Ali Forney Center’s Carl Siciliano, VOCAL-NY’s Jawanza Williams, New Alternatives’ Kate Barnhart, and the Coalition for Homeless Youth’s Jamie Powlovich at an April 26 City Hall press conference. | DONNA ACETO
Under legislation signed this month by Governor Andrew Cuomo, the maximum age at which homeless young people can seek emergency housing separate from the adult shelter system has been raised from 20 to 24. Advocates for homeless youth are now turning their attention to the de Blasio administration and the city’s Department of Youth and Community Development (DYCD) to fund shelter beds for this population.
As with homeless young people 16 to 20, those who work with youth have long identified adult shelters as dangerous places for those in their early 20s. In a written statement, Brooklyn Borough President Eric Adams — who played a pivotal role in pushing the Albany legislation in partnership with its sponsors, Assemblymember Helene Weinstein, a Brooklyn Democrat, and Senator Diane Savino, a Staten Island member of the Independent Democratic Conference — pointed out that homeless people under 25 often have “fears of bullying, harassment, sexual assault, and violence” in adult shelters and so instead choose to live on the street, something that forces many of them to engage in survival sex.
According to experts on LGBT youth homelessness, including Carl Siciliano, executive director of the Ali Forney Center, and Kate Barnhart, who heads up New Alternatives for Homeless LGBT Youth, queer young people are particularly at risk in the adult shelters. In a memo to the seven lesbian and gay members of the City Council, Siciliano said there are “hundreds of frightened and imperiled LGBT homeless youths in our care who currently have no access to safe shelter.”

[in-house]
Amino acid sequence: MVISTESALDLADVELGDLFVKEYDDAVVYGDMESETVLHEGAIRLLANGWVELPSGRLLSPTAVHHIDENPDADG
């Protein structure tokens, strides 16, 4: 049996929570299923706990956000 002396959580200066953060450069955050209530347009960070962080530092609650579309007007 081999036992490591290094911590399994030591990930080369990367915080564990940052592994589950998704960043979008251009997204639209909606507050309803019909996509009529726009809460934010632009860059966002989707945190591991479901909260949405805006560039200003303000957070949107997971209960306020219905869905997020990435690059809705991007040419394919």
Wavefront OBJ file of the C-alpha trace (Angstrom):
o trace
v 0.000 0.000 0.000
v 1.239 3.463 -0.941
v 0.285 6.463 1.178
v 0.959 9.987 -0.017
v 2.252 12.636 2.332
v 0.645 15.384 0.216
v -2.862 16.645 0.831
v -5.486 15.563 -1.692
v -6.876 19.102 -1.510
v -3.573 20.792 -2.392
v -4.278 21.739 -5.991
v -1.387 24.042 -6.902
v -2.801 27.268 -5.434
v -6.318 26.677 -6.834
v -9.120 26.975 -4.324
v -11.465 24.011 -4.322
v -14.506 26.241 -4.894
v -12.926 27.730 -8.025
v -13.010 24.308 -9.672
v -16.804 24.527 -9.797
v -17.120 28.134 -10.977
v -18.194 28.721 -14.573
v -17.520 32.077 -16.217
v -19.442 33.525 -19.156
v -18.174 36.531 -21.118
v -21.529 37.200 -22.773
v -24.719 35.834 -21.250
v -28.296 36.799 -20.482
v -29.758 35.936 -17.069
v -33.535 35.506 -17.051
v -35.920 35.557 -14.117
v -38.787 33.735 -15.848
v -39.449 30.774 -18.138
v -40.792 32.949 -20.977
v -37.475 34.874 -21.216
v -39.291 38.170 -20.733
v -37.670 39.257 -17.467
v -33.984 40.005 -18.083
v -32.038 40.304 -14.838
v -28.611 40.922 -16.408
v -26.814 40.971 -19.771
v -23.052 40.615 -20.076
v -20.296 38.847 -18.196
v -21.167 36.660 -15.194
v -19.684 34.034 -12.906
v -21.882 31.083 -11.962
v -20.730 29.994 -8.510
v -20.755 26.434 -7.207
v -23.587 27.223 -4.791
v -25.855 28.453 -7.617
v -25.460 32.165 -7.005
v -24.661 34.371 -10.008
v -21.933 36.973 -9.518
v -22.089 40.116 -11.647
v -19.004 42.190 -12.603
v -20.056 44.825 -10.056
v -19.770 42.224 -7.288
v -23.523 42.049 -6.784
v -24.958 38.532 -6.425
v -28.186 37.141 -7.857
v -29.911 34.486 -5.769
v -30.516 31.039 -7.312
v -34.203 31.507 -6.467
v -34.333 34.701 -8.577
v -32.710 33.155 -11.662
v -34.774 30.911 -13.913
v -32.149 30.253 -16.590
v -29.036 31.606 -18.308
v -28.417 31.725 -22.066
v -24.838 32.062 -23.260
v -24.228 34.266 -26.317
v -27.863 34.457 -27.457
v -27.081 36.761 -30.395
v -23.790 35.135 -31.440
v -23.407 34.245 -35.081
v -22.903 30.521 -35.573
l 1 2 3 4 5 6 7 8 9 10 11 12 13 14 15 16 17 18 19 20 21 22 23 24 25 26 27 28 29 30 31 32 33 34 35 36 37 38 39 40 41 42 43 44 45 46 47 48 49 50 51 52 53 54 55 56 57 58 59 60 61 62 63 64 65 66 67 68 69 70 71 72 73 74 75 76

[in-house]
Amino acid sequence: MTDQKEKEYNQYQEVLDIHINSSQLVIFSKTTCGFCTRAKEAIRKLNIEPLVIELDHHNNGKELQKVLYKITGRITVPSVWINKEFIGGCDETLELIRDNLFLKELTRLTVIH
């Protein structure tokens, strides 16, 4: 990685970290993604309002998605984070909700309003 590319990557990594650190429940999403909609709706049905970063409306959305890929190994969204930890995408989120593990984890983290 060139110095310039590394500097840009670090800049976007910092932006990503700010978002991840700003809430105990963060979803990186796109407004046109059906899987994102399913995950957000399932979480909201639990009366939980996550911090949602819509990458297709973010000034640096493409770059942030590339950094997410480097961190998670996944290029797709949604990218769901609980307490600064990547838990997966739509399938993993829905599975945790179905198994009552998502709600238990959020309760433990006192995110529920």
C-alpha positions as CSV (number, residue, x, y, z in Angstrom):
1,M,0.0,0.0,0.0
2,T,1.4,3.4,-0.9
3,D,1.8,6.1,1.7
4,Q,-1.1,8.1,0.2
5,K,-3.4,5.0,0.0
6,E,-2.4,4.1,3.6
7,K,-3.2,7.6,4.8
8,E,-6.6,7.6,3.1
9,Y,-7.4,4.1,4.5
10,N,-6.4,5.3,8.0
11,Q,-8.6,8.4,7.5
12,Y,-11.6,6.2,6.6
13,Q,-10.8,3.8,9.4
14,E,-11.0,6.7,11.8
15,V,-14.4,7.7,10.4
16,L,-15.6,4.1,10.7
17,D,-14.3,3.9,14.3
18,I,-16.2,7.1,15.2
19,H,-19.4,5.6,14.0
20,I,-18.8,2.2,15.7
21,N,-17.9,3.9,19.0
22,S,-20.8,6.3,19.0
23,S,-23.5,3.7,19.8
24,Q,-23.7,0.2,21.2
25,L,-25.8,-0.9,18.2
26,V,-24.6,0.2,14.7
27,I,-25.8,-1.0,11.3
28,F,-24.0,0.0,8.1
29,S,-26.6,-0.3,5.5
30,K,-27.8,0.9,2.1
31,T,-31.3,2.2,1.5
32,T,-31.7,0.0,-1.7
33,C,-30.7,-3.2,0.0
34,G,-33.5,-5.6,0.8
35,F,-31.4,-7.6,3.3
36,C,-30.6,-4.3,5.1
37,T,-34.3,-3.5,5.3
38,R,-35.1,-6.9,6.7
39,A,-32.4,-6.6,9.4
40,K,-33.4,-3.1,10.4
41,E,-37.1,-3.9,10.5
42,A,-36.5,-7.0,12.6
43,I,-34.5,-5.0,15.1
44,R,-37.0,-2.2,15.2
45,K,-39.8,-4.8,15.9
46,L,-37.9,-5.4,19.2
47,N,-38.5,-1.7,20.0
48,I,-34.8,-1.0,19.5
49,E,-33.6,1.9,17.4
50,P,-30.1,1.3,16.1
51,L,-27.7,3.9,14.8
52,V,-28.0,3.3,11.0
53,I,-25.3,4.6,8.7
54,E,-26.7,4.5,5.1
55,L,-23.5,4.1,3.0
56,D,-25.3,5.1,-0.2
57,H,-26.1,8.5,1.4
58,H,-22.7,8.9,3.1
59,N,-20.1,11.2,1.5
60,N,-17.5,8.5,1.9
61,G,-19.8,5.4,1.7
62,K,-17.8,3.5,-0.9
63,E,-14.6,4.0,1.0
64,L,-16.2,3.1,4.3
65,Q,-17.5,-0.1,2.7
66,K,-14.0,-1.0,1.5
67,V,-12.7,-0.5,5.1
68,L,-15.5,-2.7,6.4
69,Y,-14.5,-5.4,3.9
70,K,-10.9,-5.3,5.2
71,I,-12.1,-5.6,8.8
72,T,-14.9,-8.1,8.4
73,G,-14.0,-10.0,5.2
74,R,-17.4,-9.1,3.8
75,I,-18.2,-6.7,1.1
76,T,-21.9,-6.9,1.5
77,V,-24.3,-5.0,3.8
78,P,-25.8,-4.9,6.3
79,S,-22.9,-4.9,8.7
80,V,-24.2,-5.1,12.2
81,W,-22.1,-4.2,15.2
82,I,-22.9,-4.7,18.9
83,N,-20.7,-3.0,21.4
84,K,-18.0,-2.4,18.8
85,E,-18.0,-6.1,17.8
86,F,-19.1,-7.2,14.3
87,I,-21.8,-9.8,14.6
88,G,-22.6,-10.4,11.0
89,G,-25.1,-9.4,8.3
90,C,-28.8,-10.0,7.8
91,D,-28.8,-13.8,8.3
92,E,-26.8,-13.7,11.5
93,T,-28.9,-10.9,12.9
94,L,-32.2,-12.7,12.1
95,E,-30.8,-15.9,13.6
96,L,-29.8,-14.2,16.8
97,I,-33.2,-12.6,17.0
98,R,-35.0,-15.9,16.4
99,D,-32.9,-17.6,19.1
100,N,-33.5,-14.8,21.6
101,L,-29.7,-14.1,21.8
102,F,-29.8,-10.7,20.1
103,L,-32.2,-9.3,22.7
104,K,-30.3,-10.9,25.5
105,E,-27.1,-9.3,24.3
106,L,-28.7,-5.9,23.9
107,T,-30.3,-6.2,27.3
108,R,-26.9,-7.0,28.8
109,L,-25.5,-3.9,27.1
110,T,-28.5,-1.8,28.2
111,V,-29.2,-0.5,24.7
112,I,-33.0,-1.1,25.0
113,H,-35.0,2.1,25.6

With state runaway, homeless youth law age limit raised, attention turns to city
Studies of the homeless youth population in New York and nationwide suggest that as many as 40 percent of young people living on the streets identify as LGBTQ.
In an interview with Gay City News, Siciliano said that housing for 21 to 24-year-olds “is the one great structural hurdle remaining” in the city’s effort to address the problem of homeless youth.
The push to expand specific housing for homeless youth up to the age of 24 dates back to at least 2010, when a commission appointed by then-Mayor Michael Bloomberg identified the 21-24 age range as a group at risk as much as younger people. In response to that commission’s report, DYCD broadened access to youth drop-in centers and to its street outreach efforts to those as old as 24. The department has consistently taken the position, however, that its shelter program be limited to youth 16 to 20.
Among the reasons DYCD has cited was the State Runaway and Homeless Youth Act, which until now applied only to those under 21. According to Siciliano, attorneys who have examined the legal issues told him that the state law imposed no barrier to the city expanding its housing program, but he met with resistance from the city on that point. In any event, the new legislation removes that barrier.